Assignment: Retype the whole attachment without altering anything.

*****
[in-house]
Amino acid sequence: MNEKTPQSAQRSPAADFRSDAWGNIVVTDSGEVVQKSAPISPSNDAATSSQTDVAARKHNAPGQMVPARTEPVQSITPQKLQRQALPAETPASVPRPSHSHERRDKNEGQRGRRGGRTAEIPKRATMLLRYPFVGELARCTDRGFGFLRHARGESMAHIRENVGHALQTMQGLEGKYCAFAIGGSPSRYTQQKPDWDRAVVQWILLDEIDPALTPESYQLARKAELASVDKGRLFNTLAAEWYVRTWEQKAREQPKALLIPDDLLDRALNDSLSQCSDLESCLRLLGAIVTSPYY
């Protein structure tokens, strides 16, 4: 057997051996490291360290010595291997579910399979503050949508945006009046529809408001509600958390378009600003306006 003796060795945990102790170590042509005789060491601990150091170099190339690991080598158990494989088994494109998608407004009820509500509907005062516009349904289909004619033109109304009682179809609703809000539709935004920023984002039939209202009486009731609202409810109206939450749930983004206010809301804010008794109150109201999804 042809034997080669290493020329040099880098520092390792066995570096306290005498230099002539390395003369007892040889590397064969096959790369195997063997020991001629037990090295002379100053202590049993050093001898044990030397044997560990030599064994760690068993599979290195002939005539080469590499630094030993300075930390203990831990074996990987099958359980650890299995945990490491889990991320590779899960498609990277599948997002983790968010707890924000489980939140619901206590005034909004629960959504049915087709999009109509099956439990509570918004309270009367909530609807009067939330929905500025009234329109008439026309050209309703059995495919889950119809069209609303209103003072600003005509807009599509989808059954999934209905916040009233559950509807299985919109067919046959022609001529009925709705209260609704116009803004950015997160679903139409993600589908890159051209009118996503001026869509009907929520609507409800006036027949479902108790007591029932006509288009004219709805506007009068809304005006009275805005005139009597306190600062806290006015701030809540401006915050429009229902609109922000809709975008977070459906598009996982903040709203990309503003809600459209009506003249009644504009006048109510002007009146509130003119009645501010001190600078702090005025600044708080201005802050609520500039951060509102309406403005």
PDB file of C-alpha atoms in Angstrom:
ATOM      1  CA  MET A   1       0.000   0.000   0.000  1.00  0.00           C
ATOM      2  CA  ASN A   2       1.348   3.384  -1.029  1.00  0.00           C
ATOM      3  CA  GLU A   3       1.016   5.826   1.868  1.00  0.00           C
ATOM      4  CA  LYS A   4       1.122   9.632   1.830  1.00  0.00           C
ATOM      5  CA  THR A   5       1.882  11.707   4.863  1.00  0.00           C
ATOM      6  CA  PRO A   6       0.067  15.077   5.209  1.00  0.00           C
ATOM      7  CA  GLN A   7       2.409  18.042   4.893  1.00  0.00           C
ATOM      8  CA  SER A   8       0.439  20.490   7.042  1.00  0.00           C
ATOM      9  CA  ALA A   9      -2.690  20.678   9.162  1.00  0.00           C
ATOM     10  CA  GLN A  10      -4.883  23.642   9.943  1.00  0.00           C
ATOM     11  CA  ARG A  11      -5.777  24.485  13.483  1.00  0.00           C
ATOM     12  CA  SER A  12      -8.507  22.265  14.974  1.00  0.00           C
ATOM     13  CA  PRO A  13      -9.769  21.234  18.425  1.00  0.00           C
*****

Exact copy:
[in-house]
Amino acid sequence: MNEKTPQSAQRSPAADFRSDAWGNIVVTDSGEVVQKSAPISPSNDAATSSQTDVAARKHNAPGQMVPARTEPVQSITPQKLQRQALPAETPASVPRPSHSHERRDKNEGQRGRRGGRTAEIPKRATMLLRYPFVGELARCTDRGFGFLRHARGESMAHIRENVGHALQTMQGLEGKYCAFAIGGSPSRYTQQKPDWDRAVVQWILLDEIDPALTPESYQLARKAELASVDKGRLFNTLAAEWYVRTWEQKAREQPKALLIPDDLLDRALNDSLSQCSDLESCLRLLGAIVTSPYY
């Protein structure tokens, strides 16, 4: 057997051996490291360290010595291997579910399979503050949508945006009046529809408001509600958390378009600003306006 003796060795945990102790170590042509005789060491601990150091170099190339690991080598158990494989088994494109998608407004009820509500509907005062516009349904289909004619033109109304009682179809609703809000539709935004920023984002039939209202009486009731609202409810109206939450749930983004206010809301804010008794109150109201999804 042809034997080669290493020329040099880098520092390792066995570096306290005498230099002539390395003369007892040889590397064969096959790369195997063997020991001629037990090295002379100053202590049993050093001898044990030397044997560990030599064994760690068993599979290195002939005539080469590499630094030993300075930390203990831990074996990987099958359980650890299995945990490491889990991320590779899960498609990277599948997002983790968010707890924000489980939140619901206590005034909004629960959504049915087709999009109509099956439990509570918004309270009367909530609807009067939330929905500025009234329109008439026309050209309703059995495919889950119809069209609303209103003072600003005509807009599509989808059954999934209905916040009233559950509807299985919109067919046959022609001529009925709705209260609704116009803004950015997160679903139409993600589908890159051209009118996503001026869509009907929520609507409800006036027949479902108790007591029932006509288009004219709805506007009068809304005006009275805005005139009597306190600062806290006015701030809540401006915050429009229902609109922000809709975008977070459906598009996982903040709203990309503003809600459209009506003249009644504009006048109510002007009146509130003119009645501010001190600078702090005025600044708080201005802050609520500039951060509102309406403005």
PDB file of C-alpha atoms in Angstrom:
ATOM      1  CA  MET A   1       0.000   0.000   0.000  1.00  0.00           C
ATOM      2  CA  ASN A   2       1.348   3.384  -1.029  1.00  0.00           C
ATOM      3  CA  GLU A   3       1.016   5.826   1.868  1.00  0.00           C
ATOM      4  CA  LYS A   4       1.122   9.632   1.830  1.00  0.00           C
ATOM      5  CA  THR A   5       1.882  11.707   4.863  1.00  0.00           C
ATOM      6  CA  PRO A   6       0.067  15.077   5.209  1.00  0.00           C
ATOM      7  CA  GLN A   7       2.409  18.042   4.893  1.00  0.00           C
ATOM      8  CA  SER A   8       0.439  20.490   7.042  1.00  0.00           C
ATOM      9  CA  ALA A   9      -2.690  20.678   9.162  1.00  0.00           C
ATOM     10  CA  GLN A  10      -4.883  23.642   9.943  1.00  0.00           C
ATOM     11  CA  ARG A  11      -5.777  24.485  13.483  1.00  0.00           C
ATOM     12  CA  SER A  12      -8.507  22.265  14.974  1.00  0.00           C
ATOM     13  CA  PRO A  13      -9.769  21.234  18.425  1.00  0.00           C